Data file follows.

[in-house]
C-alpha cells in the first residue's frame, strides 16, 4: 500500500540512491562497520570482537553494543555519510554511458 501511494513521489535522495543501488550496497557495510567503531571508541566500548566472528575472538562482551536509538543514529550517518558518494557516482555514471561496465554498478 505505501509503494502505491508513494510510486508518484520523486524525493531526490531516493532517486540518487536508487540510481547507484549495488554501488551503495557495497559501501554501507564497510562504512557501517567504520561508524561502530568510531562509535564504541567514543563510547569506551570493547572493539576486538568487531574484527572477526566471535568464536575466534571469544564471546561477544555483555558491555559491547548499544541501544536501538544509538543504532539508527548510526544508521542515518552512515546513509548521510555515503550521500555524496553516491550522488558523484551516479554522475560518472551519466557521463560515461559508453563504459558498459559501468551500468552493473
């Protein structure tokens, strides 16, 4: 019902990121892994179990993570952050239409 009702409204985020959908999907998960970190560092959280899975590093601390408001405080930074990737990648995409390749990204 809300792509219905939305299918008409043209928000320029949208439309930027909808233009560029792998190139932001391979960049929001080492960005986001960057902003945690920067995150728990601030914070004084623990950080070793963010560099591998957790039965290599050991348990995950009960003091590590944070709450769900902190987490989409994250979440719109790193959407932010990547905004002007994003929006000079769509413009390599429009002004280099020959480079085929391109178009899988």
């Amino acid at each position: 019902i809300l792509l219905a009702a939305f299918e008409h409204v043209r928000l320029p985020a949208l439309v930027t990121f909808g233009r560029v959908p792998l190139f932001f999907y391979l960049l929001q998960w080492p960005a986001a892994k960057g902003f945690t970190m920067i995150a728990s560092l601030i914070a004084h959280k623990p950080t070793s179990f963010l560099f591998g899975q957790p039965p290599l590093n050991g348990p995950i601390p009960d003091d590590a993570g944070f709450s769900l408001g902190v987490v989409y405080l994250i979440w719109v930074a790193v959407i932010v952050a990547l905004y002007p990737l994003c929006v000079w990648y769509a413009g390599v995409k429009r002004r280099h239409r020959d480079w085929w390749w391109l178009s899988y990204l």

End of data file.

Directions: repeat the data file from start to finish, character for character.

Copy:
[in-house]
C-alpha cells in the first residue's frame, strides 16, 4: 500500500540512491562497520570482537553494543555519510554511458 501511494513521489535522495543501488550496497557495510567503531571508541566500548566472528575472538562482551536509538543514529550517518558518494557516482555514471561496465554498478 505505501509503494502505491508513494510510486508518484520523486524525493531526490531516493532517486540518487536508487540510481547507484549495488554501488551503495557495497559501501554501507564497510562504512557501517567504520561508524561502530568510531562509535564504541567514543563510547569506551570493547572493539576486538568487531574484527572477526566471535568464536575466534571469544564471546561477544555483555558491555559491547548499544541501544536501538544509538543504532539508527548510526544508521542515518552512515546513509548521510555515503550521500555524496553516491550522488558523484551516479554522475560518472551519466557521463560515461559508453563504459558498459559501468551500468552493473
């Protein structure tokens, strides 16, 4: 019902990121892994179990993570952050239409 009702409204985020959908999907998960970190560092959280899975590093601390408001405080930074990737990648995409390749990204 809300792509219905939305299918008409043209928000320029949208439309930027909808233009560029792998190139932001391979960049929001080492960005986001960057902003945690920067995150728990601030914070004084623990950080070793963010560099591998957790039965290599050991348990995950009960003091590590944070709450769900902190987490989409994250979440719109790193959407932010990547905004002007994003929006000079769509413009390599429009002004280099020959480079085929391109178009899988």
């Amino acid at each position: 019902i809300l792509l219905a009702a939305f299918e008409h409204v043209r928000l320029p985020a949208l439309v930027t990121f909808g233009r560029v959908p792998l190139f932001f999907y391979l960049l929001q998960w080492p960005a986001a892994k960057g902003f945690t970190m920067i995150a728990s560092l601030i914070a004084h959280k623990p950080t070793s179990f963010l560099f591998g899975q957790p039965p290599l590093n050991g348990p995950i601390p009960d003091d590590a993570g944070f709450s769900l408001g902190v987490v989409y405080l994250i979440w719109v930074a790193v959407i932010v952050a990547l905004y002007p990737l994003c929006v000079w990648y769509a413009g390599v995409k429009r002004r280099h239409r020959d480079w085929w390749w391109l178009s899988y990204l």